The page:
Someone just reminded me of this piece on the Grand Coulee Dam area, produced by KXLY TV for their Explorer TV series, in which I was interviewed.
They did a great job of cutting in quick and useful information, and it’s worth a few minutes of your time.
One thing I forgot to mention (one of those “I wish I had said” moments) is that the drive through here on SR 155 is actually the heart of a National Scenic Byway called The Coulee Corridor.
This KXLY video is only offered in Adobe Flash, so it may not play if you’re using a mobile device.
The Grand Coulee Dam Visitor Center is open daily from 9 a.m. to 5 p.m.
The bottle-cap-shaped building below the dam offers new exhibits designed to entertain and educate with interactive features, such as the jackhammer above. A video game lets you fly right through the dam to explore its features. Hands-on generators let you light up a miniature grid, and you can see the workings of the hydropower units.
One activity needs three to five people (perfect for a family) who sit at a table and listen to the concerns (via prerecorded video) of the many and varied people with interests affected by how the Columbia River is operated. As each player votes on various decisions, the overall plan changes and you’ll find out what your preferences did to the other parties’ interests.
It’s a great Visitor Center with knowledgeable interpreters, plus frequent movies in an upstairs theater to explain history and functions of this multipurpose dam.
I’ve often said that the most enduring legacy from the boomtown days for this community remains a sense of ingenuity. Certainly that’s what marked the contributions of thousands of people who helped design and build the biggest hydroelectric dam in North America.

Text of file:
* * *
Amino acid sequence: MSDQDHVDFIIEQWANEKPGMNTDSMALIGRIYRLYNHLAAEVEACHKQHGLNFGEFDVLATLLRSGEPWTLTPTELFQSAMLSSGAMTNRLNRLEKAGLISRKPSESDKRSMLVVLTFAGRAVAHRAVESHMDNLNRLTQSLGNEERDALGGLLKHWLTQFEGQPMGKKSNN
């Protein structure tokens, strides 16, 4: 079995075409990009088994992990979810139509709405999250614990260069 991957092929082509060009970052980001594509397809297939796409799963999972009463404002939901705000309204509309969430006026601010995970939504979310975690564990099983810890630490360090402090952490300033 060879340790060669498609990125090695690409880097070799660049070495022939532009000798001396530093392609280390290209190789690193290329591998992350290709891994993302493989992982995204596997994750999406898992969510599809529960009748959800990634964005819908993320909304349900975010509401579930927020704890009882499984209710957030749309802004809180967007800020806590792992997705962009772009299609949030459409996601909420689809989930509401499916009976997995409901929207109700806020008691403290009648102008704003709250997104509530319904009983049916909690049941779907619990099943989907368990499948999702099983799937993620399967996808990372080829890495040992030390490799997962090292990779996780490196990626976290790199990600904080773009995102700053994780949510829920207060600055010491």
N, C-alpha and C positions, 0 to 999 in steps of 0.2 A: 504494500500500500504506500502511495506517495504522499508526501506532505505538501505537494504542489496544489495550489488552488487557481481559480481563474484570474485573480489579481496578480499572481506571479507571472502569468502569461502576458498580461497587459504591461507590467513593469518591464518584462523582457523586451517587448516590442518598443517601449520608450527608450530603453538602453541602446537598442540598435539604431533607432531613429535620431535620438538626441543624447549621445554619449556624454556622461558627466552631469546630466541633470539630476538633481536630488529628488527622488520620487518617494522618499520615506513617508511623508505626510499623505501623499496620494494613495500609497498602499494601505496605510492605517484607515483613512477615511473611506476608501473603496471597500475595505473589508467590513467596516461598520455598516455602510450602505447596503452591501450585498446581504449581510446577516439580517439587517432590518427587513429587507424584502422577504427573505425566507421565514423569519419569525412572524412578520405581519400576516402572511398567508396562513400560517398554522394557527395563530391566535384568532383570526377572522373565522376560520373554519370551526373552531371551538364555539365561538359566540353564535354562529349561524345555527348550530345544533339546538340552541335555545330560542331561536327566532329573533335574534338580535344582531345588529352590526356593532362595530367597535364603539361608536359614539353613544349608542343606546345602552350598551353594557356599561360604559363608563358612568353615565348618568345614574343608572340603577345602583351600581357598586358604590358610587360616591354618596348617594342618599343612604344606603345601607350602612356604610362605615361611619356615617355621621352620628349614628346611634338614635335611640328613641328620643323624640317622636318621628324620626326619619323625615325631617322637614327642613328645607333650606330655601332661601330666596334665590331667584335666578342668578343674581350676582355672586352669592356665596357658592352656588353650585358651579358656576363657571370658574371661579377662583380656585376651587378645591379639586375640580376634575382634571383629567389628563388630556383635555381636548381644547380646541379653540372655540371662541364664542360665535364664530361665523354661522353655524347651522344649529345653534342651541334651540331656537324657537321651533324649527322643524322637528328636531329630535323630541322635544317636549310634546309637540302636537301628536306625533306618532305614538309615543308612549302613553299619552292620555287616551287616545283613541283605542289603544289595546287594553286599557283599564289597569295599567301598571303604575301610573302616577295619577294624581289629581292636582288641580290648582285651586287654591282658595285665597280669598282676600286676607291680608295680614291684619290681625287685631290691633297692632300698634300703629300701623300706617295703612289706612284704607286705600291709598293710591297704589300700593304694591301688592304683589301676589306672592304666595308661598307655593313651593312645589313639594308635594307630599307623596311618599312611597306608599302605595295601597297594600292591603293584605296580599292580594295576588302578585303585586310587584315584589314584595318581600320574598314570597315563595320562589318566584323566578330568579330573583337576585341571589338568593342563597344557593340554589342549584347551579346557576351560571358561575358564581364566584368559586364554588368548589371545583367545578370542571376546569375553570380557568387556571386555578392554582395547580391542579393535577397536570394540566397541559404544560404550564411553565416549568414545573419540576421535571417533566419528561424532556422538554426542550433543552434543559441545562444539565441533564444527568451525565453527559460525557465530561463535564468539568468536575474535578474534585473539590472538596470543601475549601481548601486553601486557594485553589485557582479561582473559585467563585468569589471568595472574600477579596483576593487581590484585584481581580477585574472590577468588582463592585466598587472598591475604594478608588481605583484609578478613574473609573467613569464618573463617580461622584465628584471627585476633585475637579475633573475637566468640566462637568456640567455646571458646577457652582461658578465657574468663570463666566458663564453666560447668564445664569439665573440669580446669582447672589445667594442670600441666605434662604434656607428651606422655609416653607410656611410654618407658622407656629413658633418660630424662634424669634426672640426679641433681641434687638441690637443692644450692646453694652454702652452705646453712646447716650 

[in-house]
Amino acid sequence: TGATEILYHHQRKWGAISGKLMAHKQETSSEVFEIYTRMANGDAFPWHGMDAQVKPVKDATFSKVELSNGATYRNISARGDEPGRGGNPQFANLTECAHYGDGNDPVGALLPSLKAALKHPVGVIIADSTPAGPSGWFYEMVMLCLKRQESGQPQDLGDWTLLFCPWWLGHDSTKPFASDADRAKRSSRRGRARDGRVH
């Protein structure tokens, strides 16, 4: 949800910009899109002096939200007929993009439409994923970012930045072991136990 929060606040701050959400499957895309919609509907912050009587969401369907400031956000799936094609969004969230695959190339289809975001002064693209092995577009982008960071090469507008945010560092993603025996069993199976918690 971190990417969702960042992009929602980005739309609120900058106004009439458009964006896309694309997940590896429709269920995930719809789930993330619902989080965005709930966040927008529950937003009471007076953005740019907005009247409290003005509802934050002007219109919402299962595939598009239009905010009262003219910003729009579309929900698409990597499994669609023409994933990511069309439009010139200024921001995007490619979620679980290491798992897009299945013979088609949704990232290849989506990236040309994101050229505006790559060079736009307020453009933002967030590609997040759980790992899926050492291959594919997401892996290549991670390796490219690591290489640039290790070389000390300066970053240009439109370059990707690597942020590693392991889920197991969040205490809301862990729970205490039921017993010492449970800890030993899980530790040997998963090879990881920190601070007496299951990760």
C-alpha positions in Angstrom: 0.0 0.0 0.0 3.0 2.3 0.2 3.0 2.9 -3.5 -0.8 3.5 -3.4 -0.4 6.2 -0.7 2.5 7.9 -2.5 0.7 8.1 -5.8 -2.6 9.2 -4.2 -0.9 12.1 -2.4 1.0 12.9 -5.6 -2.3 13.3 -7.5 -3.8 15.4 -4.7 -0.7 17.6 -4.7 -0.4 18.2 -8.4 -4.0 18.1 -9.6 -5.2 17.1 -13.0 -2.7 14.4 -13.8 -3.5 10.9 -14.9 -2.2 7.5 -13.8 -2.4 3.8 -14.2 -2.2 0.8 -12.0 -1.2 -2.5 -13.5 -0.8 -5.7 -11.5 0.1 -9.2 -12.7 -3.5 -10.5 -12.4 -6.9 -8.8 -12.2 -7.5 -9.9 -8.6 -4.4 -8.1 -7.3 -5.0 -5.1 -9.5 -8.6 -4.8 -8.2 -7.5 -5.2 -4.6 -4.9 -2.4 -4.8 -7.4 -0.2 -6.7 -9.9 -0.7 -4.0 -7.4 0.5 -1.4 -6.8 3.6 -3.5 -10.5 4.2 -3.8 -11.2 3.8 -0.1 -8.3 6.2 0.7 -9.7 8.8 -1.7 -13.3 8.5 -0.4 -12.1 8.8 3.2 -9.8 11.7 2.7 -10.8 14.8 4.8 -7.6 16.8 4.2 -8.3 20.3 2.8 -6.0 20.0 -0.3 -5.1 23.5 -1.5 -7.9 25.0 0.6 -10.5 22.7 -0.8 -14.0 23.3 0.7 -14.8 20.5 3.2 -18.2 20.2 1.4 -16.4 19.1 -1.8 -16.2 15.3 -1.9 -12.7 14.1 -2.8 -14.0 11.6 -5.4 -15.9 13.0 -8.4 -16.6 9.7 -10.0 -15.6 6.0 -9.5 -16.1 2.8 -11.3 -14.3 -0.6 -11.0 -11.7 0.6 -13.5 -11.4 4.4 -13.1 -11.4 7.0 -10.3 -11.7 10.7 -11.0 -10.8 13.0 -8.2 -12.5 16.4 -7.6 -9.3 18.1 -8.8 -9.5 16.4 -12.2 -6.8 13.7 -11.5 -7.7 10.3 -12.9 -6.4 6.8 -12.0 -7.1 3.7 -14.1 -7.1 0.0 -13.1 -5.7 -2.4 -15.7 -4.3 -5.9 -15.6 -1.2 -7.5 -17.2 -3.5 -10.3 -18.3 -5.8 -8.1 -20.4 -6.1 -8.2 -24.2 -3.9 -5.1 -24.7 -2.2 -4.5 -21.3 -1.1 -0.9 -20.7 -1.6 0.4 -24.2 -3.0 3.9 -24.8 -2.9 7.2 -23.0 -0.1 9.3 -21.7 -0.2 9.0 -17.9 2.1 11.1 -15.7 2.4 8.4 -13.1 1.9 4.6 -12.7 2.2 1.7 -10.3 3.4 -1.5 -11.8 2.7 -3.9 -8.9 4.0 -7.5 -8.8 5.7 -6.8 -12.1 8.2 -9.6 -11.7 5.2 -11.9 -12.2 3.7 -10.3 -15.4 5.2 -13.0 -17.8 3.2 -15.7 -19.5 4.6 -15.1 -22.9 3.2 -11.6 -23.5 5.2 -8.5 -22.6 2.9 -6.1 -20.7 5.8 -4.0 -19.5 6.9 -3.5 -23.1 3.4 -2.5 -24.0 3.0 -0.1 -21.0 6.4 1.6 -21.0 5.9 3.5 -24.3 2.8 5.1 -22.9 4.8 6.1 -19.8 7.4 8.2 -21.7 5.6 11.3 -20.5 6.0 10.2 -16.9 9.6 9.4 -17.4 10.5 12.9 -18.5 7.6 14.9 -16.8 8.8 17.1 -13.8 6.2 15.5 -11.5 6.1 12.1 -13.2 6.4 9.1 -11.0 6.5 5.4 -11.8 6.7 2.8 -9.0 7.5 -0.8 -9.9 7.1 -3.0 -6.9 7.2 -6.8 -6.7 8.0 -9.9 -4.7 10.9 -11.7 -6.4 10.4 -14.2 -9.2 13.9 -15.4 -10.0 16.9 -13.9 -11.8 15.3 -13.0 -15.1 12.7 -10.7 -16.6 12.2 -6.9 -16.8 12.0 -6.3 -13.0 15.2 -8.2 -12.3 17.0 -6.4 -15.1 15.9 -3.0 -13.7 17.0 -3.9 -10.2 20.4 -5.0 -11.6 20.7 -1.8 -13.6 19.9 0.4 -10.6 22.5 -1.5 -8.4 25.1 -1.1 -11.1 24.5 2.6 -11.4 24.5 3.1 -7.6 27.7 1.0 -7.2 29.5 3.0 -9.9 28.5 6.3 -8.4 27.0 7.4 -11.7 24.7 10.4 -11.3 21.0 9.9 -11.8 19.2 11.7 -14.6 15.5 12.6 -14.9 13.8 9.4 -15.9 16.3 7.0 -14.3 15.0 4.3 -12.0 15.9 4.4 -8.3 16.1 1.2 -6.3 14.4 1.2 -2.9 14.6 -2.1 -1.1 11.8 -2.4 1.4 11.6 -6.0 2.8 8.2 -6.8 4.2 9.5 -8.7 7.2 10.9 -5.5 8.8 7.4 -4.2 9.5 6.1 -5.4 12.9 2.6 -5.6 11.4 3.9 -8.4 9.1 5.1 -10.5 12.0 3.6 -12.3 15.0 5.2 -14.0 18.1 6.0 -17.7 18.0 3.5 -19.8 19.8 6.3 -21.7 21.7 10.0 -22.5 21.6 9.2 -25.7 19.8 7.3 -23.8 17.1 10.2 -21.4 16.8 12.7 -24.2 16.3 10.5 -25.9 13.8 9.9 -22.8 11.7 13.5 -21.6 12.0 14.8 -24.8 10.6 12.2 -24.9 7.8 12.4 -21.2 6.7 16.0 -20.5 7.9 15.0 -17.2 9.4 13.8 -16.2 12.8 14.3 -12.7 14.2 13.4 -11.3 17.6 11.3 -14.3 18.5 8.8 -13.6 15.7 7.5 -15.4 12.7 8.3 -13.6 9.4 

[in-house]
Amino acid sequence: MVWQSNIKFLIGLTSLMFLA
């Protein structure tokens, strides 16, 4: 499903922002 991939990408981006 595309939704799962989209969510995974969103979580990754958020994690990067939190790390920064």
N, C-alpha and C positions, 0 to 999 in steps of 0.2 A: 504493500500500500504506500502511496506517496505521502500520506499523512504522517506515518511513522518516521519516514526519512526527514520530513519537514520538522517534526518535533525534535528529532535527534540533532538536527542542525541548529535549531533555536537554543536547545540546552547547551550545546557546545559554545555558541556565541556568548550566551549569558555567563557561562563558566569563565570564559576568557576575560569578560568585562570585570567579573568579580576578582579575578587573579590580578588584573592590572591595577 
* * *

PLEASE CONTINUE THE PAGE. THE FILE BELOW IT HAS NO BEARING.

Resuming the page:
Emil Gehrke’s windmills, made of what most of us might have called junk, now stand as folk art at North Dam Park, a testament to inventiveness and creativity, and perhaps moving (literally) symbols of the modern ethic of “Reduce, Re-use, Recycle.”
A series of free concerts is scheduled for North Dam Park and events center this month, starting on Friday, Aug. 17.
And the Wednesday night before that, bull riding fans can get their fix of “beer, burgers and bulls” in a special event at the Ridge Riders Rodeo Grounds.
The rodeo grounds open at 6 p.m., Aug. 15, for what could become a frequent event next year. Bull riding begins at 7 p.m.
Then on Friday night, a local rock group called Mister Meaner will take to the “stage” at the bottom of the grass amphitheater.
The very next evening a cool trio from Spokane, The 45s, will rock your Saturday night with a rockabilly sound. Think “The Stray Cats” and you’ll come to close to hearing this fun band.
The next weekend starts with a Friday night concert by Thirsty Perfect, a Coeur D’Alene, Idaho Christian rock band, sponsored by Faith Commu
nity Church. The next night Mister Meaner hopes the word will have spread, and you’ll bring your friends back for a good time.
Labor Day weekend kicks of Aug. 31 with a big-name band in the Pacific Northwest — Jr. Cadillac. Folks who gathered for their concert in the park last year had a great time, and said they wanted more.
Saturday night, Sept. 1, will see another encore from a band that proved popular last year. “33” bills itself as the loudest band in Spokane. By the way, we should do something to welcome back Joe Oliver that night, a band member originally from the coulee.
The series is sponsored by the Grand Coulee Dam Area Chamber of Commerce, which is advertising it across the state and paying for it with the help of tourism tax dollars from Electric City, Grand Coulee and Coulee Dam.